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Full Access Spatial and temporal dynamics of visual processing during movement preparation: ERP evidence from adults with and without Developmental Coordination Disorder

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Spatial and temporal dynamics of visual processing during movement preparation: ERP evidence from adults with and without Developmental Coordination Disorder

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For more content, see Multisensory Research and Spatial Vision.

Experimental evidence has shown that the actions we intend to perform influence the way our visual system processes information in the environment, consistent with the considerable overlap observed between brain circuits involved in action and attention. Conceptual thinking about action-perception links in cognitive science is heavily influenced by earlier work that has established that motor preparation causes a shift of attention to the goal of a movement. This sensory enhancement is characterised on a behavioural level by improved detection and discrimination performance at that location, and neurally by larger responses in visual cortex to stimuli presented there. In a series of experiments we examined electrophysiological visual cortex responses (ERPs) to task-irrelevant visual probe stimuli presented at various locations in movement space during preparation of manual reaching movements. The data from these experiments show simultaneous enhanced visual processing of stimuli at the location of the effector about to perform the movement and at the goal of the movement. Further, our data demonstrates that compared to controls, adults with Developmental Coordination Disorder show a markedly different pattern of enhanced visual processing during preparation of more complex reaching movement, i.e., across the body midline. This suggests a specific difficulty in this group in recruiting appropriate preparatory visual mechanism for manual movements, which may be related to the difficulties this group experiences in their daily life.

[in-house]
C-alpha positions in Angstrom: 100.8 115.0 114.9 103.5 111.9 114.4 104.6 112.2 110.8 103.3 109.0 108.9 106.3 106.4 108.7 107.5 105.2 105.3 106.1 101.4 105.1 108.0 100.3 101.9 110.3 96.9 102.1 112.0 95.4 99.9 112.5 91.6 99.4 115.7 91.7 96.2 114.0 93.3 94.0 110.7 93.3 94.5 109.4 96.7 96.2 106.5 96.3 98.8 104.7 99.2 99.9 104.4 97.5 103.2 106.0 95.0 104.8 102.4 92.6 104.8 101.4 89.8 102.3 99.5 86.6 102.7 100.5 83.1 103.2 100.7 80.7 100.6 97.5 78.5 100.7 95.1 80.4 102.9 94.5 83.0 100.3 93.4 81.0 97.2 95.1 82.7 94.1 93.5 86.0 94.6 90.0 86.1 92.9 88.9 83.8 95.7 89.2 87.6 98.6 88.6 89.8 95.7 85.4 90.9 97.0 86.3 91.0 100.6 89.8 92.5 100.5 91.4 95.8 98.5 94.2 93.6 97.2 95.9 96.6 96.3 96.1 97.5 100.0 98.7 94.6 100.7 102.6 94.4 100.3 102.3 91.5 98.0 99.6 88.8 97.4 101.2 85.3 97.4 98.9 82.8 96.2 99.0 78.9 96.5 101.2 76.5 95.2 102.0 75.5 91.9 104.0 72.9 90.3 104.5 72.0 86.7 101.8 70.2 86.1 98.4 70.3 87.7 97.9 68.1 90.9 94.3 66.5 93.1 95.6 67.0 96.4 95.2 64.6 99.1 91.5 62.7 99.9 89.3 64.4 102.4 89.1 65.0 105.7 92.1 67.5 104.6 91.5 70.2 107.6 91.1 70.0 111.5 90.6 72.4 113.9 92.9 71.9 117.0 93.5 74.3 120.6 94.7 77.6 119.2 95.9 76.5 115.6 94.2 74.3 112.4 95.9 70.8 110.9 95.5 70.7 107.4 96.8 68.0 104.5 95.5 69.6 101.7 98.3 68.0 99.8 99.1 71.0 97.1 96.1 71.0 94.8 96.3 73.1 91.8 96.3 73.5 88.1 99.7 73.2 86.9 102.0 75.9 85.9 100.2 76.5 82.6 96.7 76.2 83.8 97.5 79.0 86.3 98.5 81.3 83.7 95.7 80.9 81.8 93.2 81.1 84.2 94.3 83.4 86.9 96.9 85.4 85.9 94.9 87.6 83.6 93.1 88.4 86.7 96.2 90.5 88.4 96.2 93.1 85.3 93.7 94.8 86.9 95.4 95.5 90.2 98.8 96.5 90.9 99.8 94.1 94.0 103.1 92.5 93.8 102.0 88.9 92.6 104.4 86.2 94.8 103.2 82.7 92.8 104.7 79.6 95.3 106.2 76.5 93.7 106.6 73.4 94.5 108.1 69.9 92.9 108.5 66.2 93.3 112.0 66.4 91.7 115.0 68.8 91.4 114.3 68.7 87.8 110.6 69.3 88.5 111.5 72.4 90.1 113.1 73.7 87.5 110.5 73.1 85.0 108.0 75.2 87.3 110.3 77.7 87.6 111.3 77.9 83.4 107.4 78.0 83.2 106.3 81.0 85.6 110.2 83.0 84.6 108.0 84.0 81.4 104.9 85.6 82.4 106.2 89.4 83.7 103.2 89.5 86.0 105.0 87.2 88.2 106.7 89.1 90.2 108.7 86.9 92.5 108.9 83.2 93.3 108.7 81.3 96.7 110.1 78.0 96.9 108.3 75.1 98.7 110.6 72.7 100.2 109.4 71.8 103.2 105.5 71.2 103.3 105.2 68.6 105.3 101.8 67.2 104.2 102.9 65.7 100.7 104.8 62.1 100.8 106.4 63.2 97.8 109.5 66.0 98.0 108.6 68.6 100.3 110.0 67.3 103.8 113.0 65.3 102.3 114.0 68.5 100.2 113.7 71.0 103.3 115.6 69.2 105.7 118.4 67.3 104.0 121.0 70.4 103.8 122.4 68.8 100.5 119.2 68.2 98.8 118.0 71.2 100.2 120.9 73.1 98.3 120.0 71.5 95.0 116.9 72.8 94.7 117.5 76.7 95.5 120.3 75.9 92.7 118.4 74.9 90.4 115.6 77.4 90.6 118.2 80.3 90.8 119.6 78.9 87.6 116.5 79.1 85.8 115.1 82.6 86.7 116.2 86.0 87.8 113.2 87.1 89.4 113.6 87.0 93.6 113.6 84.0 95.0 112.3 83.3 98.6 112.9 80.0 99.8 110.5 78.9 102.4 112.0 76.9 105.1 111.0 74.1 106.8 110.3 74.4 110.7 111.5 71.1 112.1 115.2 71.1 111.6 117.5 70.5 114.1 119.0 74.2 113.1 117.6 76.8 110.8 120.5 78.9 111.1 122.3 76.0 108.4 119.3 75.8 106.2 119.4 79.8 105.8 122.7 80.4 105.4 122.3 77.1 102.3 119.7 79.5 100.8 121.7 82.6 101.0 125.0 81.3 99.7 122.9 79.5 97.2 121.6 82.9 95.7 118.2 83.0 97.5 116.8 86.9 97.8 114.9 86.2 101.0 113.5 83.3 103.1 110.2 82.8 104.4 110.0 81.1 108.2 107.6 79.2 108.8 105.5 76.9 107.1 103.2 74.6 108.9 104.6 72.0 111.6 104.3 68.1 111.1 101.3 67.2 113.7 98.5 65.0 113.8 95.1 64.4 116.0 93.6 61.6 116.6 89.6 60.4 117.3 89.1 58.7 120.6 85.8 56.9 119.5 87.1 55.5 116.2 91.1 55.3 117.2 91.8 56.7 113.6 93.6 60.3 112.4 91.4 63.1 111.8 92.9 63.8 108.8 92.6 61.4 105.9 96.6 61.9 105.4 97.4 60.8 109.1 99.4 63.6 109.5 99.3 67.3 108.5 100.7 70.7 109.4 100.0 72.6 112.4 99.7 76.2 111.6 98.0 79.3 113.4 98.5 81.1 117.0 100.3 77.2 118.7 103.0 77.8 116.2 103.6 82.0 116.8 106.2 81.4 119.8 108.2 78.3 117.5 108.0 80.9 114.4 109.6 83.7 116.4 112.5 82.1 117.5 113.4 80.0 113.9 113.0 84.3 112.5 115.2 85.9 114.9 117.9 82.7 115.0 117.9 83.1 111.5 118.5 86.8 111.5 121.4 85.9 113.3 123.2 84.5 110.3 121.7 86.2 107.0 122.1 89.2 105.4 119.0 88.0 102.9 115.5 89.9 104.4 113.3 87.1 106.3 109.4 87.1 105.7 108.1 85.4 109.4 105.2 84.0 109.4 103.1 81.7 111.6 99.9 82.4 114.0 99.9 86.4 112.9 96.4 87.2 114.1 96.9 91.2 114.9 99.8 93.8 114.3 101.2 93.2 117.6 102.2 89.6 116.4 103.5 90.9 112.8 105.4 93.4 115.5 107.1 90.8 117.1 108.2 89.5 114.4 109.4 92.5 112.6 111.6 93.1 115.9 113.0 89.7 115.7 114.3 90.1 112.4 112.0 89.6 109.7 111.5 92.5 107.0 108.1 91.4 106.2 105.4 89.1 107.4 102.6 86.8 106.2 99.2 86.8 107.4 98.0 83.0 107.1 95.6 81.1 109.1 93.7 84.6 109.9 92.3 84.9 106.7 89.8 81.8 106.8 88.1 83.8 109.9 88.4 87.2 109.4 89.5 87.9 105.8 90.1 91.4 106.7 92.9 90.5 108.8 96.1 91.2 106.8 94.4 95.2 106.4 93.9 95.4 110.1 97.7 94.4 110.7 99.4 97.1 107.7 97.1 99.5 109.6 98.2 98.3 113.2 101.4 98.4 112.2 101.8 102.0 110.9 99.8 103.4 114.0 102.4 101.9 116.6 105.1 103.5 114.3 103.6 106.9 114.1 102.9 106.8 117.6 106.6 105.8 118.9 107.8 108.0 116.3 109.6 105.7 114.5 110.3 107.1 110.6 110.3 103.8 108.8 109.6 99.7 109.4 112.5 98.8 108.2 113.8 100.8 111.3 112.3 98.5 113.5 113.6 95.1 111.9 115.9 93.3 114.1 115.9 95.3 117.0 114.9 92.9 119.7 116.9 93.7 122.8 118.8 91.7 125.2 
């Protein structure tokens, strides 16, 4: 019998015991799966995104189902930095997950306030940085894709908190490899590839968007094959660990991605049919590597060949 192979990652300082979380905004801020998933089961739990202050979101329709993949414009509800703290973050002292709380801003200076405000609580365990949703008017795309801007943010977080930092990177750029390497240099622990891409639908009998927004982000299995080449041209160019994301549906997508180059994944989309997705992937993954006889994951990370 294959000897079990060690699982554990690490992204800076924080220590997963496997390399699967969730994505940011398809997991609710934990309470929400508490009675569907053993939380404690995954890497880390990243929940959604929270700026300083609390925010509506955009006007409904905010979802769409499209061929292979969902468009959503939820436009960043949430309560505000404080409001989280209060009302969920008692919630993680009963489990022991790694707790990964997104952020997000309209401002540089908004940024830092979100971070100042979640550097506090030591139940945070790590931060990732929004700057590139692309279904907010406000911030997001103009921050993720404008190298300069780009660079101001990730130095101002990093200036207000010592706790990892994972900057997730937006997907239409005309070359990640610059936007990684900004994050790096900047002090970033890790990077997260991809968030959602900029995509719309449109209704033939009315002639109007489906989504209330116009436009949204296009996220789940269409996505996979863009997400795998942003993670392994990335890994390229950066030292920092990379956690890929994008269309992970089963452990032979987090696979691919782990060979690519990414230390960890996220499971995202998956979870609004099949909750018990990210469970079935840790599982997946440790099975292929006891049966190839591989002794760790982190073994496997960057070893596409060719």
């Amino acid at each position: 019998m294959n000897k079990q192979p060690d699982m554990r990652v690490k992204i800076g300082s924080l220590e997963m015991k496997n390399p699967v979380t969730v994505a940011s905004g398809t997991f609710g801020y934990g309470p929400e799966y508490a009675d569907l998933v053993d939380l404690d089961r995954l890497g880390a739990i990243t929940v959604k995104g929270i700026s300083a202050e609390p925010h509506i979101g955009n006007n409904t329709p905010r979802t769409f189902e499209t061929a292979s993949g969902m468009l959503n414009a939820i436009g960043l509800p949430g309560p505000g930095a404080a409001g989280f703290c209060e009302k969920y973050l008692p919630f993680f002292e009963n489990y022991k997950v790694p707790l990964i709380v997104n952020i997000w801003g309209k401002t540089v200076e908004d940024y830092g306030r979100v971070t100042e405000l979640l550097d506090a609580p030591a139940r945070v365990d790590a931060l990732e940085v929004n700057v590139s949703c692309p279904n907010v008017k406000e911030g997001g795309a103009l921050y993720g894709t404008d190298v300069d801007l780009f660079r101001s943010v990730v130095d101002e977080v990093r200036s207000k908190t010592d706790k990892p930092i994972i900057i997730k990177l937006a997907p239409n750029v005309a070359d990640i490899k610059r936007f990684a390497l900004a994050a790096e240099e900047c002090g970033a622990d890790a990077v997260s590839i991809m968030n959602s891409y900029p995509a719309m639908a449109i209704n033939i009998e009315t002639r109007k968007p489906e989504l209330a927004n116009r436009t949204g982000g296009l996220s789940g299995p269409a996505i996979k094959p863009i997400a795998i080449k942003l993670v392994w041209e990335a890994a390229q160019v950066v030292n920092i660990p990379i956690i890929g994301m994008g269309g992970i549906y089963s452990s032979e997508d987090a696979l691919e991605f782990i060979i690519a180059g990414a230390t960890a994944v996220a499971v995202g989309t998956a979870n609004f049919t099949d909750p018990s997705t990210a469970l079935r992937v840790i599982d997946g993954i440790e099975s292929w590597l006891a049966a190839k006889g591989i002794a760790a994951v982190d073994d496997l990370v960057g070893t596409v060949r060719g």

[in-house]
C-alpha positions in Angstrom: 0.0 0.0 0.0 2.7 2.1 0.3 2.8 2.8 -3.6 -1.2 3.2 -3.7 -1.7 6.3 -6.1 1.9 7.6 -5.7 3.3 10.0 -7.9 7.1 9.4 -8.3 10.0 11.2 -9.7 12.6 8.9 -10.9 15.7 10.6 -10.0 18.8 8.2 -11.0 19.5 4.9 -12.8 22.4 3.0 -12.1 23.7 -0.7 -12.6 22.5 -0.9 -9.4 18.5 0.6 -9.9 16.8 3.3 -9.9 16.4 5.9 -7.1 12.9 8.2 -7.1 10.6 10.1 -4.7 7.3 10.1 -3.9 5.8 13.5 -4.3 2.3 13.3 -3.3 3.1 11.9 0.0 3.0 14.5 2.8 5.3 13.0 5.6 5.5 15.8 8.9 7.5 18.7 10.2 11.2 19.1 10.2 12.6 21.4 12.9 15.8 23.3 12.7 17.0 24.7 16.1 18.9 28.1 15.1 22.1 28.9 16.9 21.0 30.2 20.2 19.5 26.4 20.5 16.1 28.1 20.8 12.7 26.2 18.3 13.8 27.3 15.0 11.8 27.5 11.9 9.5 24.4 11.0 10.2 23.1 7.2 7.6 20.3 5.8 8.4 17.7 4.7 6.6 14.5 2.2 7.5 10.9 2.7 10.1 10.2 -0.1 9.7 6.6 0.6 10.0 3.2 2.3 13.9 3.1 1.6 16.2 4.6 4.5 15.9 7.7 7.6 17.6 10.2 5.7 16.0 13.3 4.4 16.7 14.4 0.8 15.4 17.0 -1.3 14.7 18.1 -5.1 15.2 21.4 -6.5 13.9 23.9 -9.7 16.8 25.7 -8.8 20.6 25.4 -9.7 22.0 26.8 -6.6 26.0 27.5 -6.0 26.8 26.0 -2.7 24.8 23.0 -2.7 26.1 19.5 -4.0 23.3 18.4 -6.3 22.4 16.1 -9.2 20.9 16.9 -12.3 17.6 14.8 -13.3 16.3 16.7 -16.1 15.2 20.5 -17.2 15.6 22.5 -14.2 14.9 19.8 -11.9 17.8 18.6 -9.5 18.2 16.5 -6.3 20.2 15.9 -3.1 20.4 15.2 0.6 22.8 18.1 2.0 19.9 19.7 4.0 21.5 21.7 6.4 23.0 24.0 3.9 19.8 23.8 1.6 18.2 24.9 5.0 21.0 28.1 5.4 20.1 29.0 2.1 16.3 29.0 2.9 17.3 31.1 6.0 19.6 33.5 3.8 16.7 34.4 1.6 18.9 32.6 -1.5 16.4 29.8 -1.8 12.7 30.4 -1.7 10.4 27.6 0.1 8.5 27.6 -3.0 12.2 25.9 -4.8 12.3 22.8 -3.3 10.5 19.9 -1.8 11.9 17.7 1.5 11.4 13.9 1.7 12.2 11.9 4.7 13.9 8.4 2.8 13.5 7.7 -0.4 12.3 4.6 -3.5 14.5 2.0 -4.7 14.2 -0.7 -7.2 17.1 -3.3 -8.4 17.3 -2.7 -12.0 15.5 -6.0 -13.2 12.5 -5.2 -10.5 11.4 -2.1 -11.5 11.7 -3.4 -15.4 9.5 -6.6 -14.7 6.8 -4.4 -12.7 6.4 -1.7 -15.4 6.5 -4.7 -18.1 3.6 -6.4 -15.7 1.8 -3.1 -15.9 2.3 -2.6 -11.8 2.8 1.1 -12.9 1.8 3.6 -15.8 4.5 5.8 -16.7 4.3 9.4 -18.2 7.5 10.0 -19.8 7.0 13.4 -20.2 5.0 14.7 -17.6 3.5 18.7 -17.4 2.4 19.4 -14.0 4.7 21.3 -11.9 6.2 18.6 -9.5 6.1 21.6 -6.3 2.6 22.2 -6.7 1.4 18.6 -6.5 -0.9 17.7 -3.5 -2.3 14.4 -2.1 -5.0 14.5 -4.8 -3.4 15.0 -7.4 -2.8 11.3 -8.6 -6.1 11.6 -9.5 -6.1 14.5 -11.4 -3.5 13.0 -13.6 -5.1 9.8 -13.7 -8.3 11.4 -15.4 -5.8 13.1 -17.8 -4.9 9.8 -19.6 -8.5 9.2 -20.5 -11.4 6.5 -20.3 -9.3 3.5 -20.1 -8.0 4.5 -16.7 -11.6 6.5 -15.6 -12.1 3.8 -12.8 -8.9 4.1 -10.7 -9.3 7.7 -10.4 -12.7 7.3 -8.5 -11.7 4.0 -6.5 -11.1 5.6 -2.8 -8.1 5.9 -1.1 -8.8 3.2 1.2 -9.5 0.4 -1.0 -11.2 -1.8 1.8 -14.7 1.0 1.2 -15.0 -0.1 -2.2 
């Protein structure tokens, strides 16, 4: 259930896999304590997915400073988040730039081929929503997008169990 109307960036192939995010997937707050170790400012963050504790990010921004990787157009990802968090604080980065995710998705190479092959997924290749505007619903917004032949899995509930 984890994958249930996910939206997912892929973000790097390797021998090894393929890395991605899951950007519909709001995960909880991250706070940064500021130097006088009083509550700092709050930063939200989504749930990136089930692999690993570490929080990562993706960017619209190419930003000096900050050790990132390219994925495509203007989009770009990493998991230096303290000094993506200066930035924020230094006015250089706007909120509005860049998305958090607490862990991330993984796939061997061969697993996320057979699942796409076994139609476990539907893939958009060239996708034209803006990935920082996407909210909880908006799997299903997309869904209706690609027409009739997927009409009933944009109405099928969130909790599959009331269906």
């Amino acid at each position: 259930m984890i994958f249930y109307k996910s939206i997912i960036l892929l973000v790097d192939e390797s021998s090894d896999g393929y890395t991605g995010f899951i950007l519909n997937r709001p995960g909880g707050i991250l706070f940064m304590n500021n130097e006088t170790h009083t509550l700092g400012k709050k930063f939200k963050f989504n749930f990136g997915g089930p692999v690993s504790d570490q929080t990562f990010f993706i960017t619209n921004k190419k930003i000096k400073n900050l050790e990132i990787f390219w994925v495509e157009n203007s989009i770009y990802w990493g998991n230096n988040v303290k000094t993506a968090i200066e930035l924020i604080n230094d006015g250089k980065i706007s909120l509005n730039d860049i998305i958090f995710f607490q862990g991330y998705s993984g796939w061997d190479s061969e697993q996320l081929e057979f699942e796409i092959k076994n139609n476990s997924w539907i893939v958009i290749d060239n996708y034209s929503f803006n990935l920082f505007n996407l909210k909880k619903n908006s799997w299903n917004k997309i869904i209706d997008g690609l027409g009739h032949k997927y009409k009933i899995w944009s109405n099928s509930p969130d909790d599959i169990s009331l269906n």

Affiliations: 1: Department of Psychology, Goldsmiths, University of London, GB

Experimental evidence has shown that the actions we intend to perform influence the way our visual system processes information in the environment, consistent with the considerable overlap observed between brain circuits involved in action and attention. Conceptual thinking about action-perception links in cognitive science is heavily influenced by earlier work that has established that motor preparation causes a shift of attention to the goal of a movement. This sensory enhancement is characterised on a behavioural level by improved detection and discrimination performance at that location, and neurally by larger responses in visual cortex to stimuli presented there. In a series of experiments we examined electrophysiological visual cortex responses (ERPs) to task-irrelevant visual probe stimuli presented at various locations in movement space during preparation of manual reaching movements. The data from these experiments show simultaneous enhanced visual processing of stimuli at the location of the effector about to perform the movement and at the goal of the movement. Further, our data demonstrates that compared to controls, adults with Developmental Coordination Disorder show a markedly different pattern of enhanced visual processing during preparation of more complex reaching movement, i.e., across the body midline. This suggests a specific difficulty in this group in recruiting appropriate preparatory visual mechanism for manual movements, which may be related to the difficulties this group experiences in their daily life.

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/content/journals/10.1163/187847612x646965
2012-01-01
2016-12-10

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